James LaChance, who served on the planning board when MacLean submitted its proposal in Princeton, said the board and residents were concerned about traffic and depressed property values if the rehab center were to gain approval. He said none of those issues materialized after it was approved and opened in the rural central Massachusetts town.

Former Princeton selectman Alan Sentkowski said that MacLean has been a great neighbor. He said the facility has been a positive addition to the community and has not been a burden to the town of 3,400’s police, fire or ambulance service.

The Fox Hill clinic would pay property taxes. The center in Princeton is tax exempt, however the facility has agreed to pay an annual service fee in lieu of taxes.

Those assurances, however, did not satisfy most of the people who spoke Thursday night in Camden.

Felicity Ferrell said she did not want helicopters flying on to the property to disrupt the neighborhood. She also said that traffic would be an issue for the small, winding road on which the estate is located.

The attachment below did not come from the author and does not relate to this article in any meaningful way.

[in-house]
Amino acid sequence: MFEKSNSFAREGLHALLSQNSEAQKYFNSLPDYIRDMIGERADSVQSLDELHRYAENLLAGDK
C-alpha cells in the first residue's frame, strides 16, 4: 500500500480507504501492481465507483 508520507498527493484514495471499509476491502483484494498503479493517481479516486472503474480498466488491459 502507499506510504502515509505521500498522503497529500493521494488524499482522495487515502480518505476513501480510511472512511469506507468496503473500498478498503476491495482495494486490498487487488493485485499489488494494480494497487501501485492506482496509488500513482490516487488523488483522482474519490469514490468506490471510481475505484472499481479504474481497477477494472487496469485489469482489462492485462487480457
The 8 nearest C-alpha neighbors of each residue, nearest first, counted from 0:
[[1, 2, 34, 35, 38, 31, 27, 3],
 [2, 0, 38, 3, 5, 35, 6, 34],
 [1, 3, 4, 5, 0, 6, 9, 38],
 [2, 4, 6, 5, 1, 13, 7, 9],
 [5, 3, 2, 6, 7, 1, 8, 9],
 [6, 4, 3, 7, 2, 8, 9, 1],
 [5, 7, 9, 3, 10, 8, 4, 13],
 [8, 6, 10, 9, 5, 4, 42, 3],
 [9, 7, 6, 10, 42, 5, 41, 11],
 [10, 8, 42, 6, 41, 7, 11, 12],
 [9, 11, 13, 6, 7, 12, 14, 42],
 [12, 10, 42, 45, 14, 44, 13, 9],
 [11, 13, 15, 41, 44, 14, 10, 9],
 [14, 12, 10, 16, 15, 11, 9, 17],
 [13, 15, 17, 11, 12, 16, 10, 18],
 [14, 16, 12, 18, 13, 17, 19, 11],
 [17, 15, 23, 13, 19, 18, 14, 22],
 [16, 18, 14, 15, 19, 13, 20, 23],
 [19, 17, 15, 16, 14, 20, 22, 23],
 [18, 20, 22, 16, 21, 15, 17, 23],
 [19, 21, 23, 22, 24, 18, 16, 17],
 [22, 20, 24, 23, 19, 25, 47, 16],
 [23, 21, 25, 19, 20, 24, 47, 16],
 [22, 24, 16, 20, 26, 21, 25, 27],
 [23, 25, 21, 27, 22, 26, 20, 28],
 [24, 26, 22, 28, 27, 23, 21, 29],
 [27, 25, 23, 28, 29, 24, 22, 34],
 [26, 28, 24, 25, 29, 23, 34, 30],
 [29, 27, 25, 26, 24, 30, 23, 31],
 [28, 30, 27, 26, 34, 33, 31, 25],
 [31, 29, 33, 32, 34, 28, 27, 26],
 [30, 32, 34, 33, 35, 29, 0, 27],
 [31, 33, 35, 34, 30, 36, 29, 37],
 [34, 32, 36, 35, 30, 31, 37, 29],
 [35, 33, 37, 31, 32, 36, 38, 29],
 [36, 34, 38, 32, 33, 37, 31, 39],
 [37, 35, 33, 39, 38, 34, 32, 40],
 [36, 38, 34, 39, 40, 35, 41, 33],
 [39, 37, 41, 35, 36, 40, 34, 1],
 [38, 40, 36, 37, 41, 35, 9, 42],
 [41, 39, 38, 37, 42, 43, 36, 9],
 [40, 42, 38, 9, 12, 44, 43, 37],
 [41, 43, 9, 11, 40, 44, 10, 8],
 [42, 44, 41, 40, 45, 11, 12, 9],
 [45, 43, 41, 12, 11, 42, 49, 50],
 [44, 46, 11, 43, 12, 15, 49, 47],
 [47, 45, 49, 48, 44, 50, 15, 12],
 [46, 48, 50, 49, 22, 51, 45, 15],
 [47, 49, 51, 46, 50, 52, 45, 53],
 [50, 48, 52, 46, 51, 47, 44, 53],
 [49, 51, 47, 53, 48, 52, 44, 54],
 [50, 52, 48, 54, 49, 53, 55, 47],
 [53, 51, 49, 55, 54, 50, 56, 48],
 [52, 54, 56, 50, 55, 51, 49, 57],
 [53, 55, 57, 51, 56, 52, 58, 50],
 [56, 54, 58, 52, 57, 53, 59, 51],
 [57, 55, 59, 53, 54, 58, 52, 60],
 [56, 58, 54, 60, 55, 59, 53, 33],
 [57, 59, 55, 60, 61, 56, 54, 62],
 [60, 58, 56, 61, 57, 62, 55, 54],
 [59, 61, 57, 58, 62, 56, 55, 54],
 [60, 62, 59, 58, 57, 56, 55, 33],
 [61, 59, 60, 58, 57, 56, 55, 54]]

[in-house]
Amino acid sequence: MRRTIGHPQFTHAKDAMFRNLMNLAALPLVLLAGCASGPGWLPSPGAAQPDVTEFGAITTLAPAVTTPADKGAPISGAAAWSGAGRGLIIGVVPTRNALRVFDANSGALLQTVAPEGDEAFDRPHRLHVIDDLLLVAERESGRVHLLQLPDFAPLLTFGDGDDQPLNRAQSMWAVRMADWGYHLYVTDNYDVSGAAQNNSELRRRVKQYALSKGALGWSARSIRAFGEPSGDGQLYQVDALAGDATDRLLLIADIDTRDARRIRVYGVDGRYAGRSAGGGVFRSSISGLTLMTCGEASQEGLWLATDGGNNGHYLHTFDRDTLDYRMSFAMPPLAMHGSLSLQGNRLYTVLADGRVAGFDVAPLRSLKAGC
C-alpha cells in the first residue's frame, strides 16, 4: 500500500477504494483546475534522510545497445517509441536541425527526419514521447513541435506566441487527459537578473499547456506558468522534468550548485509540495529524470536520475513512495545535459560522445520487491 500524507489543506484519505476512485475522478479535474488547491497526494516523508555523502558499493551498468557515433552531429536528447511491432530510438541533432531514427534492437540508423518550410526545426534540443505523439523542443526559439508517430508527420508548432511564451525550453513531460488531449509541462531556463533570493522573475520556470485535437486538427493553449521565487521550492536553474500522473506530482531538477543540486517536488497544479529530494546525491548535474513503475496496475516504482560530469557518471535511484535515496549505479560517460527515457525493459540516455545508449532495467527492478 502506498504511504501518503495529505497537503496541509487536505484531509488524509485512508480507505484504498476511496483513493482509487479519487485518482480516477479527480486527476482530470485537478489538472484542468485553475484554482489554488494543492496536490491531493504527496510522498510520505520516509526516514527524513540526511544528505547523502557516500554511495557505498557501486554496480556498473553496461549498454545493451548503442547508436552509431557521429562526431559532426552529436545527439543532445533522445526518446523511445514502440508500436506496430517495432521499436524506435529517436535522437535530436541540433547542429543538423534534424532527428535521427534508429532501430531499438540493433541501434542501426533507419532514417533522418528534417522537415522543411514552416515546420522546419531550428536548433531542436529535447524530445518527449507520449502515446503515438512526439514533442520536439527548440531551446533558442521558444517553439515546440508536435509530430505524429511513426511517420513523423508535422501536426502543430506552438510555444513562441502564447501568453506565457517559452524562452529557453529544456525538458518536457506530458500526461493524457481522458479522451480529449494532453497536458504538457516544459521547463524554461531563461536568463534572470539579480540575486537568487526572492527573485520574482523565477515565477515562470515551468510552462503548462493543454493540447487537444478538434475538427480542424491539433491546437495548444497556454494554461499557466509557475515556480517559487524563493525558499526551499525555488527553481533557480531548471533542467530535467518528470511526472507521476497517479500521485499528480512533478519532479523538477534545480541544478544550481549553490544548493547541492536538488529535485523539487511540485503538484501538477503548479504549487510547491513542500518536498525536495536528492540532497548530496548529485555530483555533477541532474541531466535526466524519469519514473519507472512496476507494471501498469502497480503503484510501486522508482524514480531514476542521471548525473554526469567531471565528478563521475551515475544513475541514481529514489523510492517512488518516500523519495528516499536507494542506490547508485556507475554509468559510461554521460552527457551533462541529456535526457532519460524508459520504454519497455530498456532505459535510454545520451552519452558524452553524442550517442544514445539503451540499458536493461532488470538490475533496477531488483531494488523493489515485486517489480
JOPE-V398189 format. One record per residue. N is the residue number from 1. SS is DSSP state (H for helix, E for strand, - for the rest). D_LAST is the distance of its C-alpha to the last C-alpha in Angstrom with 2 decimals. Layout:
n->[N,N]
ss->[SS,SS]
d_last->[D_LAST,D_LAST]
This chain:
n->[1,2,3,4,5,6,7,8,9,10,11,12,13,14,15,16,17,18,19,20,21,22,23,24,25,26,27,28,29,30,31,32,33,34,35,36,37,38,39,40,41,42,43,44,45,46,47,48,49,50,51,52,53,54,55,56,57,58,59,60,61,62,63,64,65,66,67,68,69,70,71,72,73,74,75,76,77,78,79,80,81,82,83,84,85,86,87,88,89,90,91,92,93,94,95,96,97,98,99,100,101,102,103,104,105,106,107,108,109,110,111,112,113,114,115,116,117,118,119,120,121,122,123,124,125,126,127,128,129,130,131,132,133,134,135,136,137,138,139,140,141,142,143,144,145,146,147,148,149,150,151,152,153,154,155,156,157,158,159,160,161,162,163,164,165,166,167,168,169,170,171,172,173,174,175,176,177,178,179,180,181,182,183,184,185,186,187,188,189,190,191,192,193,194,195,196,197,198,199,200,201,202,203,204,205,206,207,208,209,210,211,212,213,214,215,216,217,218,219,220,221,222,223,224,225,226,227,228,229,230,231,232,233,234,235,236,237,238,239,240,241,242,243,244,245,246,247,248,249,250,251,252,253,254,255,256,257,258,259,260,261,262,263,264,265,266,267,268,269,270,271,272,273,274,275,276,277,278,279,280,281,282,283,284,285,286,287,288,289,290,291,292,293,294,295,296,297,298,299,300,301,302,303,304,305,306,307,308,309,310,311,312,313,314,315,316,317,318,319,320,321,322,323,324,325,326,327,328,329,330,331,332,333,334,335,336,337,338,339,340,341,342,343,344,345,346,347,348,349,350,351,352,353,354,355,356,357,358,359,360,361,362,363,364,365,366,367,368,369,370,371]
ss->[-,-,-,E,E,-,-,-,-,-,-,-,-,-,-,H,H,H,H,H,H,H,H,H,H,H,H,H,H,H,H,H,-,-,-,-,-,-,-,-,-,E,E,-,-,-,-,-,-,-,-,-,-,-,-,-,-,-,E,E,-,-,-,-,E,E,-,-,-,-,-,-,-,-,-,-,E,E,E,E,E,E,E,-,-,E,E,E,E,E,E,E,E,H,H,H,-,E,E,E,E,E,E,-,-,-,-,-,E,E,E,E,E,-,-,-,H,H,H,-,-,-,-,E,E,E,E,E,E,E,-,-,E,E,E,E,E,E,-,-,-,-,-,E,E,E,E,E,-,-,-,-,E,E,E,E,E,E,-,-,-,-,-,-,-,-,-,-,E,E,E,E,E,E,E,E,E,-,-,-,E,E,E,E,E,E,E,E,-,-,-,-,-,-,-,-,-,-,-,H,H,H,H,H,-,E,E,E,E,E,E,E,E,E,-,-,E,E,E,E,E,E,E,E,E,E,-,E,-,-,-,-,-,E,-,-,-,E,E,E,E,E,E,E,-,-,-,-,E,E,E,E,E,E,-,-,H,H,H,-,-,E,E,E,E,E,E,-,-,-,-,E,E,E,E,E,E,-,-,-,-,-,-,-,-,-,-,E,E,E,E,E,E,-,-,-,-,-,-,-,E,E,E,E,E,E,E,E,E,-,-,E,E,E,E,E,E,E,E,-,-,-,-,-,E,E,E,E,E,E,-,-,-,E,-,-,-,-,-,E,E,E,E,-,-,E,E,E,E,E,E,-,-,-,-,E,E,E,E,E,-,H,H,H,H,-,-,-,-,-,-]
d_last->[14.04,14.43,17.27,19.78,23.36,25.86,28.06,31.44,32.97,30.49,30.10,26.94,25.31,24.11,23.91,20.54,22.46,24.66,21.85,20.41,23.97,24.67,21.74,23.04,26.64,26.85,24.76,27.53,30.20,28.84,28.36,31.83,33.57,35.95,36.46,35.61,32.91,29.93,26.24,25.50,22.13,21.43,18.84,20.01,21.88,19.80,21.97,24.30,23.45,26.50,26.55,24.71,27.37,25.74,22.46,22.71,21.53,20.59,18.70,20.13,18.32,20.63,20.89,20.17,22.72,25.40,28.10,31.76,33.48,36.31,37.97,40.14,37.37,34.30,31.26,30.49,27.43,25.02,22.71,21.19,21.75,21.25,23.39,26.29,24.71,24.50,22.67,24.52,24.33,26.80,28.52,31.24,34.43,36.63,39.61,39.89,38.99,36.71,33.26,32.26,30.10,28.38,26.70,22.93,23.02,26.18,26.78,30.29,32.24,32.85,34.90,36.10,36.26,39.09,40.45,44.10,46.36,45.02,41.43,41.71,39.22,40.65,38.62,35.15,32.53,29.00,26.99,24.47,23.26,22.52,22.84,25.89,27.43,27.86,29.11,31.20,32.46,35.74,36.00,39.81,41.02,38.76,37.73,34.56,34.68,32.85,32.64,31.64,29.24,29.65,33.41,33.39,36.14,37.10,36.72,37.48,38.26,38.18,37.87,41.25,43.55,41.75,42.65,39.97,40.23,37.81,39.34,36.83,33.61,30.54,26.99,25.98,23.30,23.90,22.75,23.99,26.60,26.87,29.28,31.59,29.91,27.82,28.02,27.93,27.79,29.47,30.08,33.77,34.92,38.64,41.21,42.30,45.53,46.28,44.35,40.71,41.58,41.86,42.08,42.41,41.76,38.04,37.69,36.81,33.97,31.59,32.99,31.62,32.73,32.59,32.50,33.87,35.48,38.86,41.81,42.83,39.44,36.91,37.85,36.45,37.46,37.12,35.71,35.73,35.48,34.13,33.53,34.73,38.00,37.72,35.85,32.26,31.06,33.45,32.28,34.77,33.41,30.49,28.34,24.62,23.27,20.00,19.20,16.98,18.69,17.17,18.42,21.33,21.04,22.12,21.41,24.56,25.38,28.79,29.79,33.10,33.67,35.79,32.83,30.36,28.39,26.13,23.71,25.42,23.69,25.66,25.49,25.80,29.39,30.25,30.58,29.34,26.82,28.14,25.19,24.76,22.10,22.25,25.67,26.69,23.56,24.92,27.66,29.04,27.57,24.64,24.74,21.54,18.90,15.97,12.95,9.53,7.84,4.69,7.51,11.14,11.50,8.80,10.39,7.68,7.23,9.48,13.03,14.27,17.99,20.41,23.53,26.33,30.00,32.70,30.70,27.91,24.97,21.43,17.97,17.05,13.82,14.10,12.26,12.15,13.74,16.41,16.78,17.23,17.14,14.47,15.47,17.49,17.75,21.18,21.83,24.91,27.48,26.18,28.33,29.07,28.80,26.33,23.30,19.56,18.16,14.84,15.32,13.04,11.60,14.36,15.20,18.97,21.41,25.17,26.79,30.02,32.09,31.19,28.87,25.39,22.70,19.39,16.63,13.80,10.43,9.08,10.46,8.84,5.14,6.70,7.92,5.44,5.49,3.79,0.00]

“This is the most beautiful part of Camden. I think it would be an absolute crime to change the zoning for any reason,” Ferrell said. “It would make these people feel insecure. It will drive down property values and have the rest us who do not live on the fancy estates on the water end up paying more in taxes.”

David Hague, whose property abuts Fox Hill, said the for-profit operation would not address substance abuse problems for local residents. He called the proposal a way for an outside group to make a profit by taking advantage of the beauty of the residential neighborhood.

Charles Cawley, the former chief executive officer of MBNA and a former owner for 22 years of the Fox Hill property when it was a private residence, said he was somewhat neutral on the proposal. But he did have concerns.

“I think it will be a significant change to the character of the town and over time will change the town a lot,” Cawley said.